Barbara Kay: Stephen Harper’s last chance to make life fairer for suffering fathers
Peter J. Thompson/National PostIn litigation, although lip service is paid by law associations to the “best interests” of the child, make no mistake: lawyers work to advance their clients’ wishes, not the children’s.
Tomorrow, May 27, will feature the conclusion of parliamentary debate on Conservative MP Maurice Vellacott’s private member’s Bill C-560, which proposes an amendment to Canada’s Divorce Act that would protect children’s right, in the absence of proven neglect or abuse, to love and be loved equally by both parents after separation.
Our now-superannuated paradigm — one primary, one secondary parent — is based on the flawed assumption that judges can somehow arrive at the “right” distribution of parenting time. Current social science overwhelmingly deems this an impossible task. Litigation necessarily triangulates the children into their parents’ divorce, encouraging drawn-out, financially crippling and emotionally devastating scenarios from which nobody but lawyers profit. It is an unethical and counterproductive model most Canadians firmly deplore.
All informed critics give our system a failing grade. No other alternative proposed over three decades has proven effective. Mediation has not reduced bitter custody litigation. Neither have collaborative lawyers, costs sanctions, parenting education or any other initiatives. Why? Because litigation remains the ace up the sleeve of the less collaborative parent. Sociological research tells us that what children want after separation is two parents, not one parent and a visitor. But once in litigation, although lip service is paid by law associations to the “best interests” of the child, make no mistake: Lawyers work to advance their clients’ wishes, not the children’s.
- Edward Kruk: Equal shared parenting — best for parents, best for children
- Tasha Kheiriddin: ‘Equal shared parenting’ law doesn’t put kids first
If the bill were to make it to the Justice Committee of the House of Commons for further study and review, parents, social scientists and others who understand these issues far better than our elected representatives would have an opportunity to speak to the issue. But from a reliable government source, I am informed that cabinet ministers have been instructed to vote against Bill C-560, which will vitiate the substantial number of caucus votes in favour. This decision would be an unconscionable insult to Mr. Vellacott and a repudiation of the party’s erstwhile platform position. Add the mass NDP nays and the paucity of free-vote yays from Liberals, and a good and necessary reform will founder.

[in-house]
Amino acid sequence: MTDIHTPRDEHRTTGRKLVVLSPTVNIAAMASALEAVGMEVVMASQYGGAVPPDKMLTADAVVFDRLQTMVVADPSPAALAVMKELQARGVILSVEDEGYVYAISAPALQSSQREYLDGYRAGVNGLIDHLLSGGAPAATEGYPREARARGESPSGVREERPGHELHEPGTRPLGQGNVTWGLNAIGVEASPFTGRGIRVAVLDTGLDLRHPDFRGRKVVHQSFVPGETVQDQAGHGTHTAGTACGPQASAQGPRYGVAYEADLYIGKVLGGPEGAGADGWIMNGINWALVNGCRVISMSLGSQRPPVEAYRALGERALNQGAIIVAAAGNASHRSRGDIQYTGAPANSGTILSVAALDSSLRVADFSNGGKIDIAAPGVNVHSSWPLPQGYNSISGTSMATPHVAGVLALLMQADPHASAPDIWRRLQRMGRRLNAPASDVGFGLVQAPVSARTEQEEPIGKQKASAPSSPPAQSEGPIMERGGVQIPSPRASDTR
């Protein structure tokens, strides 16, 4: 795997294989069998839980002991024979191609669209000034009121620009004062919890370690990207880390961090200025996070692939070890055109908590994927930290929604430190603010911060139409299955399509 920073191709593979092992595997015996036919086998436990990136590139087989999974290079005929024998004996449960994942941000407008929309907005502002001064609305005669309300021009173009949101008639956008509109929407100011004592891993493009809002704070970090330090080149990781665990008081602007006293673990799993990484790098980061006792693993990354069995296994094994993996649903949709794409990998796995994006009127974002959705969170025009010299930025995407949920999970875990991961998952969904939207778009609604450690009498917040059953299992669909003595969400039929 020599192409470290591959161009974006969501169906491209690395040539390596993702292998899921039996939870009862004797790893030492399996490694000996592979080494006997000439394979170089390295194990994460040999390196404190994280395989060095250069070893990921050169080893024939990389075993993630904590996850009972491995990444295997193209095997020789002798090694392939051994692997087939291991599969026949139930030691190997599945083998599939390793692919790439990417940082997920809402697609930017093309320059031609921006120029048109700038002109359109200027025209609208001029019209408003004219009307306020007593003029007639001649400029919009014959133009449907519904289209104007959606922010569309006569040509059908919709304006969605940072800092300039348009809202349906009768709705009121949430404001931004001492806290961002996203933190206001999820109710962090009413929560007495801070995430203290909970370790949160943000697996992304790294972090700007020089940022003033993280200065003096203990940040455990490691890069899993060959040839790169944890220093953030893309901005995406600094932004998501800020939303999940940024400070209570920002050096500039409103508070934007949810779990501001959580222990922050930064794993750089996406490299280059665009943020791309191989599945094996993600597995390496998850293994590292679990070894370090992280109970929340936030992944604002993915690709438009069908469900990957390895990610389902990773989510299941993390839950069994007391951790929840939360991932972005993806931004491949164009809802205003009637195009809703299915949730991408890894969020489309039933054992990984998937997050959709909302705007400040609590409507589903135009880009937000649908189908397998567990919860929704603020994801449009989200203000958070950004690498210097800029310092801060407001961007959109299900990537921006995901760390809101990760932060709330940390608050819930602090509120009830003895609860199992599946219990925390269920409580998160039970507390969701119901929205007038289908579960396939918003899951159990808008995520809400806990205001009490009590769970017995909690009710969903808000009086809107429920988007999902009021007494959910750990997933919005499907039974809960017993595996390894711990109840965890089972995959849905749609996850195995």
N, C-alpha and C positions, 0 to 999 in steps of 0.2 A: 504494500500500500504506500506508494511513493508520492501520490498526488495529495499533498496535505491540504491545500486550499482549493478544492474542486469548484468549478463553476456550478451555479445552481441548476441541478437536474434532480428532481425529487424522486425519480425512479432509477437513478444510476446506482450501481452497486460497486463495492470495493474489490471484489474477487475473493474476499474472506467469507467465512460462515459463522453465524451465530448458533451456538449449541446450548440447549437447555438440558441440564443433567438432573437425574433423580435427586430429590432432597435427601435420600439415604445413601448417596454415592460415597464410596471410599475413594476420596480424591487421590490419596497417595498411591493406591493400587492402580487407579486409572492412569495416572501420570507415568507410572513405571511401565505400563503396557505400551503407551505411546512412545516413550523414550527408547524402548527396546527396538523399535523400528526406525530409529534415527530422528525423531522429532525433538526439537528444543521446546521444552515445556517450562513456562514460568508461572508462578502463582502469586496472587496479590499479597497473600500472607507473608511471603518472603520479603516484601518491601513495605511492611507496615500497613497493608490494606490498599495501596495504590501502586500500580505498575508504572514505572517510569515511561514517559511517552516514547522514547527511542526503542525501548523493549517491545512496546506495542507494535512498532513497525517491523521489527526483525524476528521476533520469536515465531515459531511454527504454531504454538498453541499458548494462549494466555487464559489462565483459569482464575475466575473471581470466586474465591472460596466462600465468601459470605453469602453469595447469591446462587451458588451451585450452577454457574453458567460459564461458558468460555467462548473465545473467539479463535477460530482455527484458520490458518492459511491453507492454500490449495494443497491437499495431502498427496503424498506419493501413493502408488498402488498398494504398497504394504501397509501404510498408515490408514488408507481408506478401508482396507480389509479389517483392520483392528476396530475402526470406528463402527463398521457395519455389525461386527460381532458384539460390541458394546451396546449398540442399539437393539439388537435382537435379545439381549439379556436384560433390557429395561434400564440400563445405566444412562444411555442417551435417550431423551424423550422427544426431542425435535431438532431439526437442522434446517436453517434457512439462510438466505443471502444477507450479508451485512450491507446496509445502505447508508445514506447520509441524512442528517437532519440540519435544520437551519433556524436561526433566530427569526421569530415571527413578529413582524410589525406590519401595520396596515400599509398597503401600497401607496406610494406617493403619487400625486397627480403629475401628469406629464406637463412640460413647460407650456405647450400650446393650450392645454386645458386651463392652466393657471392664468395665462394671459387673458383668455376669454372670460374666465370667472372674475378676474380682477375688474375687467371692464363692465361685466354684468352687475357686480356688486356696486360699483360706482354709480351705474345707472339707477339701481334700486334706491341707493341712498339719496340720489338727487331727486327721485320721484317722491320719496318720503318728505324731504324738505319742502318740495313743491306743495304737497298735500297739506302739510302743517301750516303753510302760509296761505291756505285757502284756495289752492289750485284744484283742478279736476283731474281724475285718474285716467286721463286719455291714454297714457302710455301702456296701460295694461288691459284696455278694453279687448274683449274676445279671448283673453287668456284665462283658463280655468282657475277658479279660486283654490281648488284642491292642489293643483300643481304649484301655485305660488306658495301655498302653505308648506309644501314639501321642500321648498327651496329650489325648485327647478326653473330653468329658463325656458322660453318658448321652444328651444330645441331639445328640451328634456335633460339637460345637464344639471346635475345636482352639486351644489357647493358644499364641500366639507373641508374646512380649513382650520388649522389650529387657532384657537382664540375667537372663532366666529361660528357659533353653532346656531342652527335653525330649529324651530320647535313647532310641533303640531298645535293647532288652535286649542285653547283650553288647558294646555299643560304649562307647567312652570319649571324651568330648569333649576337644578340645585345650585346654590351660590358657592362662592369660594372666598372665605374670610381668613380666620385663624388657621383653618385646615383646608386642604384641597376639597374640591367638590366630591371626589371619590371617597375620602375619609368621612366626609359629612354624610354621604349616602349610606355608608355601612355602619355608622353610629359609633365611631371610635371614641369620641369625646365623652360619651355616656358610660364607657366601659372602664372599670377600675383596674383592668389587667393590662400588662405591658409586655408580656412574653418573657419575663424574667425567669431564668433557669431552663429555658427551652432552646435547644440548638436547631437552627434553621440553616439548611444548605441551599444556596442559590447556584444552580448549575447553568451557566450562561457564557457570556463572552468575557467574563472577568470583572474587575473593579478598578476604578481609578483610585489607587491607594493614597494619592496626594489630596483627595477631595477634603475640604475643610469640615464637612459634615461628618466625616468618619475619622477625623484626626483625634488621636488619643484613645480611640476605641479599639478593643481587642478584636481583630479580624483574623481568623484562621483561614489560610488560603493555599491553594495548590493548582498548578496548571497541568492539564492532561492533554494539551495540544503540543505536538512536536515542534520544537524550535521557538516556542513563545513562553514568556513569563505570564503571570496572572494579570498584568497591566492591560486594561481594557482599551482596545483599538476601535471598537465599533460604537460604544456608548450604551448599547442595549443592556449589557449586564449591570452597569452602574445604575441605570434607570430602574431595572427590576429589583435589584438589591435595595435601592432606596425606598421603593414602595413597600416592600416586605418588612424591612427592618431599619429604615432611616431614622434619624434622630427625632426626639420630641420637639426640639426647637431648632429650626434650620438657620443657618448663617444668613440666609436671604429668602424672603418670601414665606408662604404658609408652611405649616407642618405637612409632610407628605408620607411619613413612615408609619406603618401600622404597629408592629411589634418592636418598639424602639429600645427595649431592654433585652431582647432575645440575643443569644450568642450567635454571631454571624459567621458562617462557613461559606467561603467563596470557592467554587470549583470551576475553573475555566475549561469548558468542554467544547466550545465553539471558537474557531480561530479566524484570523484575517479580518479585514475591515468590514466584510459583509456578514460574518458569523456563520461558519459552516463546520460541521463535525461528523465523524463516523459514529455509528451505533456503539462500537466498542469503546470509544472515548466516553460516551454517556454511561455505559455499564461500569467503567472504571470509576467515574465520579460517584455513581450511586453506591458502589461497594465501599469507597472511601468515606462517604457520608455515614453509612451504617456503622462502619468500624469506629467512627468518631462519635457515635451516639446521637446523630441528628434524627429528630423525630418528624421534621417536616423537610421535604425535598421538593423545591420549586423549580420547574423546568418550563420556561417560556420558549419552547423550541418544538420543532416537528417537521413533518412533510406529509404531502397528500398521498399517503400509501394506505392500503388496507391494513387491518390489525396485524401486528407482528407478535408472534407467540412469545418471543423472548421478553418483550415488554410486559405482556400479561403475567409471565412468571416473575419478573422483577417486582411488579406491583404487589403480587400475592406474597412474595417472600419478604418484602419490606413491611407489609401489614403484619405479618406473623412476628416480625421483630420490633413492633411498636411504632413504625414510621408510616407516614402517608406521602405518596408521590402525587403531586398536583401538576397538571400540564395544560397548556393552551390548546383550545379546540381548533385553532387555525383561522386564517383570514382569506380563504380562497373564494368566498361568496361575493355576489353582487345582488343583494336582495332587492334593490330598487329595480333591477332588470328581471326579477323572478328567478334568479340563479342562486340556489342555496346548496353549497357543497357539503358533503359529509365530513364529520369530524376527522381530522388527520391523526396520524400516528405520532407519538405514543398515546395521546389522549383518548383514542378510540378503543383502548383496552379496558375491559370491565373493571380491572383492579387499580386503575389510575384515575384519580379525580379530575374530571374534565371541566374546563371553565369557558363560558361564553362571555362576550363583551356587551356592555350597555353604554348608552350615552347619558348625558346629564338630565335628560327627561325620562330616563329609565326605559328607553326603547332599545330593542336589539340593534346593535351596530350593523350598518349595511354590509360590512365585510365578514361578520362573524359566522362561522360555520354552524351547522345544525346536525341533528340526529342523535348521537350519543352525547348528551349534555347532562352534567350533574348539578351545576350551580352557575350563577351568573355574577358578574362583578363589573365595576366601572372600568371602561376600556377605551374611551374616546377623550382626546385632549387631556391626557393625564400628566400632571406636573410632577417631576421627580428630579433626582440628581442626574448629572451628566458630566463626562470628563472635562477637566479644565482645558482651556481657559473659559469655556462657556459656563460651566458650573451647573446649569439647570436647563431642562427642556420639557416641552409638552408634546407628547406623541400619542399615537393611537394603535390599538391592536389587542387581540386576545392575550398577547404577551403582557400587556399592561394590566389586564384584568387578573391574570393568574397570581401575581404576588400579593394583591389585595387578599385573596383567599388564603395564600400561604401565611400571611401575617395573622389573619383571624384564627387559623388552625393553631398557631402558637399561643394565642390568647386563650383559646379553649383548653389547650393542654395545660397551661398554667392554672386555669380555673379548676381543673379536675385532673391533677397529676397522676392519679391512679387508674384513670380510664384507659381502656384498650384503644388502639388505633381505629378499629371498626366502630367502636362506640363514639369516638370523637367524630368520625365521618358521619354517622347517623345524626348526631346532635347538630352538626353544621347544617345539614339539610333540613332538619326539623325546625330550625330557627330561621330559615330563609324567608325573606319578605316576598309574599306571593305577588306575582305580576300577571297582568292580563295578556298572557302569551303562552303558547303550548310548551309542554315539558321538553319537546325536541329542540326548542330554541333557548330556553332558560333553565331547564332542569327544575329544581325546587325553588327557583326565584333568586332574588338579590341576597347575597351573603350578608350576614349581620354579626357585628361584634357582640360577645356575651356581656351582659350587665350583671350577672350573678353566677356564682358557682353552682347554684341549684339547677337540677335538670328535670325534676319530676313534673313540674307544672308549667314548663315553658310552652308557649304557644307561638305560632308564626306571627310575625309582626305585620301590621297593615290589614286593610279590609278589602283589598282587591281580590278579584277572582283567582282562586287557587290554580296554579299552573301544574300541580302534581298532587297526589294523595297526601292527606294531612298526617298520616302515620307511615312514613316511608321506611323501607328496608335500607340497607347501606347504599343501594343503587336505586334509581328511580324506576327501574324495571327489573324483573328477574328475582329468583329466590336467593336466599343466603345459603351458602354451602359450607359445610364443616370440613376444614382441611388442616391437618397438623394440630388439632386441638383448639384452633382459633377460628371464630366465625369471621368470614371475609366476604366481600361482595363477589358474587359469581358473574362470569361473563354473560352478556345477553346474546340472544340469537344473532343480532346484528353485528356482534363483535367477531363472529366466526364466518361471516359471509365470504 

If I thought the bill were failing on its merits after a thorough public airing and debate, I could accept it with grace. But there has been no public debate, and I know from discussions with intelligent people — even those who claim to grasp the principles involved — that misconceptions about equal shared parenting as a default abound. One such friend said he disagreed with the bill because “I think mothers should have a larger role in parenting after separation.” He apparently thought the bill would force all parents to hew to the equal-time model. On the contrary: collaborative parents could make any arrangement they liked. The default would avoid litigation in high-conflict cases.
A document called “Myths and Facts” to correct such misconceptions was circulated to everyone in Parliament. It fully responds to every concern raised by the opposition. But it seems very few MPs have read it.
If mothers were the main victims of our failing system, would this bill not have passed by acclamation many years ago?
The fact that 30 cabinet ministers, many (most?) of whom are not really familiar with the parameters of the proposals, can shoot down this excellent, deeply researched and judicious principle — one approved of by 80% of Canadians — without an opportunity to inform themselves thoroughly on what it actually means, is cruelly arbitrary and unjustified by any reasonable criterion.
It is also personally embittering. I am familiar with hundreds of personal stories of literally ruined lives, tales of children anguished by forced separation from beloved parents because the “winner” took “all.” The “losers” are virtually all dads. Can we speak plainly here? If mothers were the main victims of our failing system, would this bill not have passed by acclamation many years ago? Why are politicians so afraid of ideologues? They don’t represent Canadian women, a majority of whom want to see gender fairness entrenched in family law.
Tomorrow will be the last chance for the Conservative government to do the right thing. I call upon the Prime Minister to allow his ministers a free vote in accordance with their individual conscience, and to send Bill C-560 to committee for the meaningful consideration it deserves.